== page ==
Stay on guard for identity theft and scams

Identity theft cases are reported between two and five times per month


Identity theft cases may not crop up frequently in Crook County, but they do happen and law enforcement personnel consequently urge residents to exercise caution.

Prineville Police Sergeant Larry Seymour, who handles many such cases, estimates about one to two identity theft calls come in per month. Those cases involve victims whose personal information has been stolen and used for some sort of monetary gain.

“Some of the thefts we get are linked to past roommates or past relationships,” he said.

However, the calls they receive most recently involve the use of personal information to convince people to send money to professional scam artists.

“They will do a little bit of research on someone online,” Seymour said. “You can research anyone’s name, their phone number, their address and date of birth. It will also show their known relatives.”

Scammers then use this information to prey on senior citizens, posing as a family member who is in immediate need of some monetary help. Using a smart phone app to generate a random number on the receiving party’s caller ID, they will call and try to convince them to send money.

“I’m in Mexico and need to get some money for bail,” Seymour offered as an example. “The elderly people will ship them money and then they (the scammer) will call back and say they need more. They will keep doing that until it stops and then they will go on to the next person.”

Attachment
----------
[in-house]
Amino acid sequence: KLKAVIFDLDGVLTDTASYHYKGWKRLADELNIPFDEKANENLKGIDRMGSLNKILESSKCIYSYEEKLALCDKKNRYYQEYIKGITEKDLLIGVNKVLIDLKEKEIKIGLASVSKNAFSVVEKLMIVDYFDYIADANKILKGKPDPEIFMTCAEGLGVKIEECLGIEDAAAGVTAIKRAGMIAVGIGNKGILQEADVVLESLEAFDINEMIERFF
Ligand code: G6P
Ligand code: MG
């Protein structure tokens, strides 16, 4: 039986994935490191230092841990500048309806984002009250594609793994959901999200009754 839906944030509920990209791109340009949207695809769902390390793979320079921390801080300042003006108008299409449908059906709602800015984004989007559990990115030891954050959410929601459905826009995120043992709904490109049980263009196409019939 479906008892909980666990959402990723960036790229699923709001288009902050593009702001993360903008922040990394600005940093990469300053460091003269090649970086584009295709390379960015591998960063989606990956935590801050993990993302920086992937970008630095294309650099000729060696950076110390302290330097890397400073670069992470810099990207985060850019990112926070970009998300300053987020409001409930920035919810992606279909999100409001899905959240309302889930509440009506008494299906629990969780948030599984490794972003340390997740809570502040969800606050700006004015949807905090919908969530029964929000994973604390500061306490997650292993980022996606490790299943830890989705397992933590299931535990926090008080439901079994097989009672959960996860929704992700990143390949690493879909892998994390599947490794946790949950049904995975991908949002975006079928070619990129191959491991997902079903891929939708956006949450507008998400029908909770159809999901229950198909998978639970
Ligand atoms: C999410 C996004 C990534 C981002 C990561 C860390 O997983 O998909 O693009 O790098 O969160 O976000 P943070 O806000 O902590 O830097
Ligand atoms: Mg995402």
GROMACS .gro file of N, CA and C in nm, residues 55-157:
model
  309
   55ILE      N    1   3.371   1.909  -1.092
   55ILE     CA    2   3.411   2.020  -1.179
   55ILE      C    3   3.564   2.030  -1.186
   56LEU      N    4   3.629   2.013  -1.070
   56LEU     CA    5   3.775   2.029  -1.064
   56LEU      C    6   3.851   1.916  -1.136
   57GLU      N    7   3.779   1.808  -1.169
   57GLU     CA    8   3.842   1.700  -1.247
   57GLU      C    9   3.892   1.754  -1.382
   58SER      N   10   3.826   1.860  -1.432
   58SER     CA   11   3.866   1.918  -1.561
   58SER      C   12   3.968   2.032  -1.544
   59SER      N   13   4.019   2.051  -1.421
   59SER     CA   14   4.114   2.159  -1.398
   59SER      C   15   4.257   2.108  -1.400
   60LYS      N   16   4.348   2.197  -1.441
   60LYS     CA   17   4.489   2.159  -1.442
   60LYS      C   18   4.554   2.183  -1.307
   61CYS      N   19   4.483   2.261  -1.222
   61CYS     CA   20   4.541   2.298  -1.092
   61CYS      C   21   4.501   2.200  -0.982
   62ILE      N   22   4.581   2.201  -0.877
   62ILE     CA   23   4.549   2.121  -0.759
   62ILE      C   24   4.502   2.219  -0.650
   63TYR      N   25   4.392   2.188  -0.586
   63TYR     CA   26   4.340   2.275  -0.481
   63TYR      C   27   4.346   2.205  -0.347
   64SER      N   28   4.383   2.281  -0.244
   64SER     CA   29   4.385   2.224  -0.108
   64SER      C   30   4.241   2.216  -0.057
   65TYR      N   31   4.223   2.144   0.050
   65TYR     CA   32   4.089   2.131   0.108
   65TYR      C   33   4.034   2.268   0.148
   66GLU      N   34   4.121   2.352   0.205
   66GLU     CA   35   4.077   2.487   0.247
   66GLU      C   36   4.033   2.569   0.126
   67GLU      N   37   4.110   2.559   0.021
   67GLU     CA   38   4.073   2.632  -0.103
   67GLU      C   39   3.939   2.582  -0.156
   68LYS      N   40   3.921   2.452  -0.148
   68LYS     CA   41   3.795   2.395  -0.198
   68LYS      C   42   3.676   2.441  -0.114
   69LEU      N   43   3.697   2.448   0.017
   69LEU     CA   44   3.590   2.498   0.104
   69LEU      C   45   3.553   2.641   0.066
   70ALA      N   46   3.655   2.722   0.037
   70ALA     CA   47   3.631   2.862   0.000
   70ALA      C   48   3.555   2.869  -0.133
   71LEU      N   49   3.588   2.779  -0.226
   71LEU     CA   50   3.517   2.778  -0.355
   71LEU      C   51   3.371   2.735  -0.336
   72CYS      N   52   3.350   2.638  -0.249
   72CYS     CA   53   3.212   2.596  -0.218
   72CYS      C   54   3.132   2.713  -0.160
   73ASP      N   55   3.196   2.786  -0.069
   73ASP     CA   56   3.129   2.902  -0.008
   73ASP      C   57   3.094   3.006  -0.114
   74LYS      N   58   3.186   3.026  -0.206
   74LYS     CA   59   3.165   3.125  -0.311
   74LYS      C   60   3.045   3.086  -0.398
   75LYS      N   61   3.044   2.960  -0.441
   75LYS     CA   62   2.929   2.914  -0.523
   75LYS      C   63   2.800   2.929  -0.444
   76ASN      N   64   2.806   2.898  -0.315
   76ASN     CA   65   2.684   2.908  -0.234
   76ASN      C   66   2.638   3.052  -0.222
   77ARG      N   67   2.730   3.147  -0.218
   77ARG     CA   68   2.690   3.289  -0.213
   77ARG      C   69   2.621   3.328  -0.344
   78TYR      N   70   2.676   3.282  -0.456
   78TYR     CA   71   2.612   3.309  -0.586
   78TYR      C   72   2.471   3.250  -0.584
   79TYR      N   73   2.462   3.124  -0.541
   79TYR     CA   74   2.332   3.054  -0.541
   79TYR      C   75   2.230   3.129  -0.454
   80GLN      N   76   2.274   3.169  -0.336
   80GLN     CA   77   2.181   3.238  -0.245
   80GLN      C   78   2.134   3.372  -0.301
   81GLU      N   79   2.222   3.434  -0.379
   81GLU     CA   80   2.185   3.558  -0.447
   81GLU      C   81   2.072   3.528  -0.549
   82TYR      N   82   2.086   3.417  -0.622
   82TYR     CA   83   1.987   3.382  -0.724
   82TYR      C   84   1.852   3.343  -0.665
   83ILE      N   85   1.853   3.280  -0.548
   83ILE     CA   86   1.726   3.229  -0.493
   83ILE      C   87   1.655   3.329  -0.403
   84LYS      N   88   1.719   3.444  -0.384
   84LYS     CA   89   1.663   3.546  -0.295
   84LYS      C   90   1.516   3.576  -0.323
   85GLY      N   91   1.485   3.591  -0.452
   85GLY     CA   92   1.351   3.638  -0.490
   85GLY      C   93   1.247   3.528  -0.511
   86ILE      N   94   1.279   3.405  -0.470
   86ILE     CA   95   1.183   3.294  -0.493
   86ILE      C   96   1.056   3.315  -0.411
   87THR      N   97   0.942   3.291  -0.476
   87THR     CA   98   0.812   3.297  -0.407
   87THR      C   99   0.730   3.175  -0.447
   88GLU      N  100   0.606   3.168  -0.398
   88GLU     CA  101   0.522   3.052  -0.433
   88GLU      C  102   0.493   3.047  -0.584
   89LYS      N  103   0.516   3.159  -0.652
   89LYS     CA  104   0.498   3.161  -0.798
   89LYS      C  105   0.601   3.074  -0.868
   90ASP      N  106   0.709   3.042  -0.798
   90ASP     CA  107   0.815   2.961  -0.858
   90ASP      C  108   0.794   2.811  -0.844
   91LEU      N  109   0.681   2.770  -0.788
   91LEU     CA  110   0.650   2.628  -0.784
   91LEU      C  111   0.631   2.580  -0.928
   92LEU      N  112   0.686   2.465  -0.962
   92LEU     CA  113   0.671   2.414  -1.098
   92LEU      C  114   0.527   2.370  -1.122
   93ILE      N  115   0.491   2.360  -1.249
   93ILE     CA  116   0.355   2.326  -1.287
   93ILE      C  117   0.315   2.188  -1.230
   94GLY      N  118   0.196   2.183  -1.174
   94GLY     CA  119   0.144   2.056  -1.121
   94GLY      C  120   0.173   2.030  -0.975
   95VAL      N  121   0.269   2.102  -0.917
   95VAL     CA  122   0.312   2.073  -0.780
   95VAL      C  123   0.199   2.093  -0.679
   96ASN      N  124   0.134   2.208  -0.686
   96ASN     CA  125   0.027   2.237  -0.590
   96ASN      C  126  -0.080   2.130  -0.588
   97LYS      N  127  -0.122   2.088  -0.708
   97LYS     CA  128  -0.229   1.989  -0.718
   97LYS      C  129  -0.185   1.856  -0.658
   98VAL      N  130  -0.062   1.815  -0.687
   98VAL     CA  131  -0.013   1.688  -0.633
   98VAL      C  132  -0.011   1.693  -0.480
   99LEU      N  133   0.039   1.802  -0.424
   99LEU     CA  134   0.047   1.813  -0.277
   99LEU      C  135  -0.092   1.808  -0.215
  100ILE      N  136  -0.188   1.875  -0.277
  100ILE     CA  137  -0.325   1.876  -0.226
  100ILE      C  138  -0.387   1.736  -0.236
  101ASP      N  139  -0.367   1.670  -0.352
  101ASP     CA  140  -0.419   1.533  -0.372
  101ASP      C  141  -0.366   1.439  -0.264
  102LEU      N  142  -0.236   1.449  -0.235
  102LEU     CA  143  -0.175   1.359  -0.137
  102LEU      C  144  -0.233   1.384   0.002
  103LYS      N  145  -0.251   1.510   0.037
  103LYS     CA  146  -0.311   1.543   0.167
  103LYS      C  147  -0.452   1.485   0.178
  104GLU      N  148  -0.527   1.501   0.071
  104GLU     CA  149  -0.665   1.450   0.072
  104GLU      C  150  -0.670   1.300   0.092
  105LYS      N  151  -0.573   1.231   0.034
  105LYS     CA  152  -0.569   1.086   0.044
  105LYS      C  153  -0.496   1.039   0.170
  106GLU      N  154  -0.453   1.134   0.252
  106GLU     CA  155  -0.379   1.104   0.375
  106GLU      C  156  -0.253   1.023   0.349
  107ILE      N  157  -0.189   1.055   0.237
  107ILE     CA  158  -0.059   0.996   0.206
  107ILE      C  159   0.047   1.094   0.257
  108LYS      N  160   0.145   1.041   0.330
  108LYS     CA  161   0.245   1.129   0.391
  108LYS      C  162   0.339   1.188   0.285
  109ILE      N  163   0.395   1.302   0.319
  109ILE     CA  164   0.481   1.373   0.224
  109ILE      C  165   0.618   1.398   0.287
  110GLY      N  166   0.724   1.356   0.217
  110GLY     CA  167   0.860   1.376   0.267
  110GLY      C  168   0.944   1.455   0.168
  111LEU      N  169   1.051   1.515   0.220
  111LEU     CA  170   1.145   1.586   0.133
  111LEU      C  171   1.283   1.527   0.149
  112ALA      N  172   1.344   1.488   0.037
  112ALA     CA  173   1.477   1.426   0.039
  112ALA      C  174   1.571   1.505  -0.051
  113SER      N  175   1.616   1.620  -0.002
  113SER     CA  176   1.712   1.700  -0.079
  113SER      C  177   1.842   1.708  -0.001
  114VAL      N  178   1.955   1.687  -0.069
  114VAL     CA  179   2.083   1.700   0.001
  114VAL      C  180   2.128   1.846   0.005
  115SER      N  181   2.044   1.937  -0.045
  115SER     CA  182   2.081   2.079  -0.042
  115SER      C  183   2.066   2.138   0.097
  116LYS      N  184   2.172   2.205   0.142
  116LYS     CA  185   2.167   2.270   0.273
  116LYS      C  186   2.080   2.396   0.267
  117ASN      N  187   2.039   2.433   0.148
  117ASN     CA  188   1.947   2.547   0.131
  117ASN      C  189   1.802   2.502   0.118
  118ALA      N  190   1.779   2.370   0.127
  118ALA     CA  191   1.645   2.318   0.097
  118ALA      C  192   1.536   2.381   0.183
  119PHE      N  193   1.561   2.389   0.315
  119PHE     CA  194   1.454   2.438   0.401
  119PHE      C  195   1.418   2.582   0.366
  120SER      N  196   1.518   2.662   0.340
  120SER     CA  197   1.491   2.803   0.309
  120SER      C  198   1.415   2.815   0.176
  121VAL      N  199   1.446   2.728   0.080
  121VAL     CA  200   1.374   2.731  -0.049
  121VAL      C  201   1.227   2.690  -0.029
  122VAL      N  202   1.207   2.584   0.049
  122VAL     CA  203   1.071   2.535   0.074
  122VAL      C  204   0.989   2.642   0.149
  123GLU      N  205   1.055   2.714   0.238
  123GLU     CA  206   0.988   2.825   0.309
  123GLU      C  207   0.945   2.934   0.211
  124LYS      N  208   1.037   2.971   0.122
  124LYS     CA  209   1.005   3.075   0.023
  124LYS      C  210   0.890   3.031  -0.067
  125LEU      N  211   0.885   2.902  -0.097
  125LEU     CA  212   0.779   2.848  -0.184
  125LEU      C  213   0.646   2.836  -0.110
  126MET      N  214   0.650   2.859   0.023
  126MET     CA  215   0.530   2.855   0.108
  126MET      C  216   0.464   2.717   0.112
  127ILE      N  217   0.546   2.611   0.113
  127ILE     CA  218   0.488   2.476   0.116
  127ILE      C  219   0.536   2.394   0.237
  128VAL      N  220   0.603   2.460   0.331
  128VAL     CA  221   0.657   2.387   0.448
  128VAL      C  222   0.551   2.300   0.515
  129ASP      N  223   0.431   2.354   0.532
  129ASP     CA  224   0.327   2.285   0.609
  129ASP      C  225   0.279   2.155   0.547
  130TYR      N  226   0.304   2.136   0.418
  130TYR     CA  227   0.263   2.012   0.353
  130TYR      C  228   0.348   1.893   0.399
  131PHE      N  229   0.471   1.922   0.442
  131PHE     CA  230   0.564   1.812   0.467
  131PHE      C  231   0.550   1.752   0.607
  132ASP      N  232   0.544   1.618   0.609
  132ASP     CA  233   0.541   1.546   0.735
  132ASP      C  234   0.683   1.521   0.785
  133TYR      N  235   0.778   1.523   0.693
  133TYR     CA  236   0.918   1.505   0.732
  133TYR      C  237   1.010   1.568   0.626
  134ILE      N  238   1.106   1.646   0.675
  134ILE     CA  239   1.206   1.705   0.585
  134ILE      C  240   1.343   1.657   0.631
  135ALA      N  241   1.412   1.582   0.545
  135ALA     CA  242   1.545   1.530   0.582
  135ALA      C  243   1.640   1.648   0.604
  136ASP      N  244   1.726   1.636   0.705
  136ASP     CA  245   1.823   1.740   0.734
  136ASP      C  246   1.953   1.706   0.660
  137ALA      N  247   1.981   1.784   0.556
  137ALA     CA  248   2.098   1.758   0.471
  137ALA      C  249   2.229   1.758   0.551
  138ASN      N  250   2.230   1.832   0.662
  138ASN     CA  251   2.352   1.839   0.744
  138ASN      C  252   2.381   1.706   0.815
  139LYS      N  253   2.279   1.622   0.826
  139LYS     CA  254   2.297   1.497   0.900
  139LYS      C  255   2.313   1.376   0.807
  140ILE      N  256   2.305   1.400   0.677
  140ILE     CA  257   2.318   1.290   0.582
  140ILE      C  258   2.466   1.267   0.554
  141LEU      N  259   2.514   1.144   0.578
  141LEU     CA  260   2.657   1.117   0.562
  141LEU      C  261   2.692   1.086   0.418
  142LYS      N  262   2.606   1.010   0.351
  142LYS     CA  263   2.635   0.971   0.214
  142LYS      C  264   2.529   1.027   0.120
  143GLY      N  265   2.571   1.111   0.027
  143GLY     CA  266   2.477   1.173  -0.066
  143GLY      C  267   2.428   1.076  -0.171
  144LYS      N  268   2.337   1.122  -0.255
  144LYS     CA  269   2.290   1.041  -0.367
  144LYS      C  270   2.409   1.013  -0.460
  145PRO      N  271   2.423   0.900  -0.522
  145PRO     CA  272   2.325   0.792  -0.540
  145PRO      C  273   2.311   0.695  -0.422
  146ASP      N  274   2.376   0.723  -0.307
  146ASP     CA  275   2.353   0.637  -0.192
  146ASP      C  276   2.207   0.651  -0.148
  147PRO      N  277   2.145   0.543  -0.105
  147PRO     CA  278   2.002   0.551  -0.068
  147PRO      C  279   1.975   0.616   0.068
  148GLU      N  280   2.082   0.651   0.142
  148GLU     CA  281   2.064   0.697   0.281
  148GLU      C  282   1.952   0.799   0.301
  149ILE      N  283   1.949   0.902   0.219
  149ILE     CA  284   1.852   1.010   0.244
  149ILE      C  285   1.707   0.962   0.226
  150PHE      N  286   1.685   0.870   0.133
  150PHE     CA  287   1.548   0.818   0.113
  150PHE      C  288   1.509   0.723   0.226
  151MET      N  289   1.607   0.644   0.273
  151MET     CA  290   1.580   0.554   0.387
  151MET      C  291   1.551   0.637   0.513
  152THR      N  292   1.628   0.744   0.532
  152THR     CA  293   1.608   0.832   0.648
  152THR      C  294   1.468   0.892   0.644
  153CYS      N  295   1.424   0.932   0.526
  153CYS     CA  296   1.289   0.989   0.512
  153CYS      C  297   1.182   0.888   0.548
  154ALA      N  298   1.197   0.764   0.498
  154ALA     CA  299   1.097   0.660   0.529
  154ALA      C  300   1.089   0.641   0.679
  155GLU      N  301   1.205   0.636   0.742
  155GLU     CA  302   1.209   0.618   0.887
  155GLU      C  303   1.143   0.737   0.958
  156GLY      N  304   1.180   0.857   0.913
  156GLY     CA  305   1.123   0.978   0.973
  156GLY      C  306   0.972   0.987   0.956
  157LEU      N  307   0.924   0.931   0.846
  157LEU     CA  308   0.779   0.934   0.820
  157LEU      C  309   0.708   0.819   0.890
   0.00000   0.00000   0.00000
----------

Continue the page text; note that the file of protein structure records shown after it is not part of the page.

The police department sees between three and five of these sorts of cases per month.

“Not all of those are actual victims,” Seymour clarified, noting that some of the people called suspect something wrong about the call and not send the money.

“That’s our biggest problem with regards to identity,” Seymour said. “They won’t necessarily steal it, but they will use it to partake in that scam.”

When it comes to any form of identity theft, local authorities urge people to take certain steps to protect themselves from falling prey to different schemes.

“Any time you have to send or give someone money or information prior to them giving you a product, you want to be a little bit leery,” Seymour said. He went on to suggest that people not act in haste when pressured over the phone. Offer to call the person back then look up their number on an internet search engine. Oftentimes, the phone number will already be listed as a scammer number by others.

“People are quick to report that kind of stuff,” he said.

Other ways to protect identity and personal information include shredding your mail after reading it, using a post office box if possible or making sure mail doesn’t stay in the mailbox too long. Seymour noted that professional identity thieves will search mailboxes all looking for credit card offers or other items they can use to their advantage.

“Any kind of phone conversation with anyone, don’t reveal any information as far as Social Security number, date of birth, or driver’s license number,” he added.

Those who fall victim to identity theft or related scams can potentially recoup what was lost, but it depends on the type of incident involved and the amount of time that has passed.

“If you are a victim of monetary loss from a bank, a lot of times the bank will take that in as a loss,” Seymour said. “You have to file a police report and an investigation will begin on our end.”

Restoring a damaged credit rating is not as easy. Seymour said that working with credit companies is often an uphill battle, particularly if the person has been victimized for a year or more.

“It makes it harder for us to investigate and harder to get if off of your credit,” he said.

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